Who buys investment grade wine?

Photo: Alexander Schimmeck on Unsplash

The American novelist F. Scott Fitzgerald apparently once said to Ernest Hemingway, “You know, the rich are different from you and me.”

What he didn’t go on to explain was how, exactly, they were different. But it’s an important question for the Fine Wine market; as older wine lovers often lament, the days when ordinary mortals could buy First Growths or top Burgundies are long gone. Today, it’s mostly the rich who buy investment-grade wines.

But who are these rich people, and what role does Fine Wine play in their life? It’s easy to make assumptions about the wealthy, but if these assumptions turn out to be wrong, the wine trade may find itself engaging in sales and export strategies that are no longer relevant.

With this in mind, ARENI Global conducted a series of interviews with high-net-worth individuals (HNWI), to find out more about them, and how the pandemic impacted their behaviour.

They drive the market

The definition of a HNWI is someone who has around $1 million in liquid assets. An Ultra HNWI is someone with around $30 million in assets. Not surprisingly, these groups sailed through the pandemic relatively unscathed.

“This crisis is really unique, in that it is not an economic depression nor a recession, but an almost complete cessation of economic activities without, so far, a crash of the financial system,” said Richard Portes, founder of the Centre for Economic Policy Research. (see here for ARENI’s full conversation with Prof. Portes).

But COVID-19 drove many of the HNWIs and their families into their country homes. Does this augur a long-term shift out of metropolitan living? It’s too early to say. What is clear, however is that many of these HNWIs turned their attention to wine during this period, which had a striking effect on the Fine Wine market.

According to both Liv-ex and Sotheby’s, 2020 was a positive year for Fine Wine, particularly the high-end bottles. Despite an early dip in the first quarter of 2020, following the first wave of European and American lockdowns or “shelter-in-place”, the Fine Wine secondary market recovered and gathered momentum in the second half of the year.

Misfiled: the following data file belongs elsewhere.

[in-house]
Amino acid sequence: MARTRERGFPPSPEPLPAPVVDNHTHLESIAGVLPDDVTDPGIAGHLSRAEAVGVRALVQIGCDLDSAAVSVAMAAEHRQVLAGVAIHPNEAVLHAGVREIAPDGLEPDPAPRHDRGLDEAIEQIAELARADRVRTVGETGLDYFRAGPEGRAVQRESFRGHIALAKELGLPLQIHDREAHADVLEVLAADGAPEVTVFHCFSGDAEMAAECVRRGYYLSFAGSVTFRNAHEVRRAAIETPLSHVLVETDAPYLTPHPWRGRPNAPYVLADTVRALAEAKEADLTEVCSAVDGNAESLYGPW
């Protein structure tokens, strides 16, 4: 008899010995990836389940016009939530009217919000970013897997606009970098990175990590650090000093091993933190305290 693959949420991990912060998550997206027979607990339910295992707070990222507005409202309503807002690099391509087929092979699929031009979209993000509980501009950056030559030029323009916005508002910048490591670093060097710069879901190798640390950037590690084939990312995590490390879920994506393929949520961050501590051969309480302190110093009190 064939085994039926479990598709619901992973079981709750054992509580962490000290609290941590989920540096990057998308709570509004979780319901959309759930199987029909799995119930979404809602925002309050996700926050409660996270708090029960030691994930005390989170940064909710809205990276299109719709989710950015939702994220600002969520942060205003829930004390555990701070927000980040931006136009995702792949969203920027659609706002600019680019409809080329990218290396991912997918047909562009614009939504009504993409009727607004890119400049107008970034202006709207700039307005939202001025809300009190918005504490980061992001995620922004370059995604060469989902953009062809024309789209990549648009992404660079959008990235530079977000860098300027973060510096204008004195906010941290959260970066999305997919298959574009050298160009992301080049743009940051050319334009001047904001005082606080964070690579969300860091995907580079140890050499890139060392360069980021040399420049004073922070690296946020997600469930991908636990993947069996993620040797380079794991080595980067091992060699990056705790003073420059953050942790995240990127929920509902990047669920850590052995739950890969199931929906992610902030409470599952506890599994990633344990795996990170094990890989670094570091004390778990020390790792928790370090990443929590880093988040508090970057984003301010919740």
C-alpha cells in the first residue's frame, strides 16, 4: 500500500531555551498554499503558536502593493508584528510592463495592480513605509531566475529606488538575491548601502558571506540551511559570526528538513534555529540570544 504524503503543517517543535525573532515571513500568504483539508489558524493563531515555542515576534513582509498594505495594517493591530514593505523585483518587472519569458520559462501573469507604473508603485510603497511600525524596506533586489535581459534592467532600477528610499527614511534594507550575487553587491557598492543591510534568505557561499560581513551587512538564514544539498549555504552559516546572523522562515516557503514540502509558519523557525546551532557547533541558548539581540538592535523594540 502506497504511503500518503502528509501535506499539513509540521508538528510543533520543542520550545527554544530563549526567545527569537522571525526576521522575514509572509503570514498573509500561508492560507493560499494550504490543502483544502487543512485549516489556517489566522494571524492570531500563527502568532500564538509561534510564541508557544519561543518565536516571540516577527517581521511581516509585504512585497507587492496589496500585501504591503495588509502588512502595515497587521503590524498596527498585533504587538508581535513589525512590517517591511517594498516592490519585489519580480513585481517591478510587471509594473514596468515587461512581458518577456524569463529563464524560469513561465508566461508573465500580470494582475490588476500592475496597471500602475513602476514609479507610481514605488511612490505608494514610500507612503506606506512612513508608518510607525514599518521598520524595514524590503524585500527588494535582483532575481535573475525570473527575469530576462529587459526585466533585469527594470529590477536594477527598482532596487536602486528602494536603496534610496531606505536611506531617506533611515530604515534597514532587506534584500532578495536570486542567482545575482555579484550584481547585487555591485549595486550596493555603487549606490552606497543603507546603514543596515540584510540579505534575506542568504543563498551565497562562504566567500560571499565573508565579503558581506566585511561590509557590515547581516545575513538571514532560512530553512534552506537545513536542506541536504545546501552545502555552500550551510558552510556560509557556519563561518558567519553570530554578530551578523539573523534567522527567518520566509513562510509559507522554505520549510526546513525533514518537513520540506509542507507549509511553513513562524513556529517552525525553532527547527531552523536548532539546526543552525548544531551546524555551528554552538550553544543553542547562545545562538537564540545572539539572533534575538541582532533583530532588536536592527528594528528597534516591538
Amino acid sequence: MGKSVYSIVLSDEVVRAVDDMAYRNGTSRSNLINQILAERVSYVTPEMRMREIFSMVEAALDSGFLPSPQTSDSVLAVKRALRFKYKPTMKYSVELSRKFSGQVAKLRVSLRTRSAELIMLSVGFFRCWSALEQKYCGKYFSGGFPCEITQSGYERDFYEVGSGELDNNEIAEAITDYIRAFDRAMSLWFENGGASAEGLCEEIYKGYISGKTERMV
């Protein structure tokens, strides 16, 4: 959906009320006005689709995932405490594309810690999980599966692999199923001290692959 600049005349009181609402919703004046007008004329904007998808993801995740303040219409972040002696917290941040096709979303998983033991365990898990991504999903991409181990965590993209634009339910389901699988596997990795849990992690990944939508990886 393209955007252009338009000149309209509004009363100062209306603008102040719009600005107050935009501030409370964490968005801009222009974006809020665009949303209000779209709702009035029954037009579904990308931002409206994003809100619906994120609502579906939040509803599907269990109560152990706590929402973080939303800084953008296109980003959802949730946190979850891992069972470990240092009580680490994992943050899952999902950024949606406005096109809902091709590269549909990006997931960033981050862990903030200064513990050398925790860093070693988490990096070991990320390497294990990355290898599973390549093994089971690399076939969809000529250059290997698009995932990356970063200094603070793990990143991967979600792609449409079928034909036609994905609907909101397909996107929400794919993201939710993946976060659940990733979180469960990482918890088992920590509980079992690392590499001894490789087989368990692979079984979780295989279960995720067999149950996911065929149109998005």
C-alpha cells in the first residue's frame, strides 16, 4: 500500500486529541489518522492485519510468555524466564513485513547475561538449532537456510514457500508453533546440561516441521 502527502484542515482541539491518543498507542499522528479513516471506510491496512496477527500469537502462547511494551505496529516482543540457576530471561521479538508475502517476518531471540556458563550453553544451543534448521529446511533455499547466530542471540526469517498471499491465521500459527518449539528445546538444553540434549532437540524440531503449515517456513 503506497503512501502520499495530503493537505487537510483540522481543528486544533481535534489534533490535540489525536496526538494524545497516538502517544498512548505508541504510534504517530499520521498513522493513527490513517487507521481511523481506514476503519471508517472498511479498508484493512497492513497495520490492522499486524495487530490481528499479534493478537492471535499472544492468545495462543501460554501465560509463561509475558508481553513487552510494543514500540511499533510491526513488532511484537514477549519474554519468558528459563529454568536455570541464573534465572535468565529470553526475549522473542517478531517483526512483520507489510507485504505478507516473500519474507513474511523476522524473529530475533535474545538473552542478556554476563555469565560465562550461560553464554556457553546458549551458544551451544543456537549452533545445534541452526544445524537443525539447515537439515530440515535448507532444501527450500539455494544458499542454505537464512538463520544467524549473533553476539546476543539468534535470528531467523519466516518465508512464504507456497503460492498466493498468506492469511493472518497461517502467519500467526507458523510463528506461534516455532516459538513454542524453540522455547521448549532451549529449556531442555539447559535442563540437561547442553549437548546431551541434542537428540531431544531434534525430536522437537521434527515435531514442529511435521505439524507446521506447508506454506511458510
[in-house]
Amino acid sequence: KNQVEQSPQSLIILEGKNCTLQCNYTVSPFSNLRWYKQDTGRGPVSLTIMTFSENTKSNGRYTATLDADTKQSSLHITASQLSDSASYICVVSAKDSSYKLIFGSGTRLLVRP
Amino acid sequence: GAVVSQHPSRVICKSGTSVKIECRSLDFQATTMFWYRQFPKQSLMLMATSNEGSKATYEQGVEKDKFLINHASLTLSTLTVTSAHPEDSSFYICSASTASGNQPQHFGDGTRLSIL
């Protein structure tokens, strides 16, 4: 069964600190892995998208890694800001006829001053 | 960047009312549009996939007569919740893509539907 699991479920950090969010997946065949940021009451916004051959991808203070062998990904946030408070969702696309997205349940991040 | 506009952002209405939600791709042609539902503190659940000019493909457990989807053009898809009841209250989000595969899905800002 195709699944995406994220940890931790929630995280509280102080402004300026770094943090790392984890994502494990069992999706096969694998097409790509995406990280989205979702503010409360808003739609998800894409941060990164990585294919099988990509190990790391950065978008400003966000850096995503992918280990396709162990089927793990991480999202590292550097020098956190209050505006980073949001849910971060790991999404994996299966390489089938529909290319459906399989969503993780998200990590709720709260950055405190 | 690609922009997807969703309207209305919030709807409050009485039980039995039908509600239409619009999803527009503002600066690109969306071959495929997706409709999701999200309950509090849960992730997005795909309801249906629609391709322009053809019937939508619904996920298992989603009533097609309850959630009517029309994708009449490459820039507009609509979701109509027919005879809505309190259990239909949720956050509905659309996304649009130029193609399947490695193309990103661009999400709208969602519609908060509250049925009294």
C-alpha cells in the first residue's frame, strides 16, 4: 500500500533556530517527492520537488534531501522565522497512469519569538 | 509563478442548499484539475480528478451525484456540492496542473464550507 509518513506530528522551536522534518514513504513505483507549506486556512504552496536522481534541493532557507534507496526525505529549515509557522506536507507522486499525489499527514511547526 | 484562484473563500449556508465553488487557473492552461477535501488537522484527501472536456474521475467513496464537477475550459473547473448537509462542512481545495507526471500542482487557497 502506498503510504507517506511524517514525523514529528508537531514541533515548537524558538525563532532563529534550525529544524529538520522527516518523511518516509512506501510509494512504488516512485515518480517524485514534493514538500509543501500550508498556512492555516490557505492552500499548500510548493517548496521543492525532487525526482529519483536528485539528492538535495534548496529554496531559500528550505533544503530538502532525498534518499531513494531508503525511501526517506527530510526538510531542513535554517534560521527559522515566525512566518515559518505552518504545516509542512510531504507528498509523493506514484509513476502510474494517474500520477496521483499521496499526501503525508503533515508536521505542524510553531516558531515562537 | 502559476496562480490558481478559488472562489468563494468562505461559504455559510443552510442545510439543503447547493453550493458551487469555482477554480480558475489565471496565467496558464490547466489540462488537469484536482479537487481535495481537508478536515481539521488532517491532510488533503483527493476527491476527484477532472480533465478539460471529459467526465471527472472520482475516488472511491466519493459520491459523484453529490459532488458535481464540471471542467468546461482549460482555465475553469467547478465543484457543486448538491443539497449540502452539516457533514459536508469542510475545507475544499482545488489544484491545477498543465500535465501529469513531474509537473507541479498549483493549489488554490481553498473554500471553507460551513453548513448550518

The more participants (and their wines) are drawn to the secondary market, the easier it becomes to buy and sell, as it reduces drastic price movements. Better liquidity means a rise in value of both bids and offers. And during the pandemic, there were plenty of people who were able to participate, because they had the time and inclination.

This participation happened at the same time as automated trading became more widespread. Automation has made it easier for merchants to list stock for sale, exposing their diverse inventory to an ever-growing marketplace. More wines (and vintages) from more regions are now available to more collectors at the click of a button. This combination of factors resulted in an overall broadening of the secondary Fine Wine market.

“From all the surveys we conducted for our Deloitte Art & Finance report over the last ten years, we find that collectibles indeed represent a sizeable and growing portion of the worth of wealthy individuals,” said Adriano Picinati, director, Global Art & Finance at Deloitte Luxembourg.

In other words, Fine Wine didn’t just retain its status as an investment or collectible. The market itself expanded.

But who are the people who are collecting and consuming top-tier Fine Wine?

HNWIs under the microscope

In 2019, ARENI identified commonalities among those who are engaged with Fine Wine at the higher price points, and nothing has happened since to overturn these insights. From Moscow to mainland China, HNWIs share the following traits: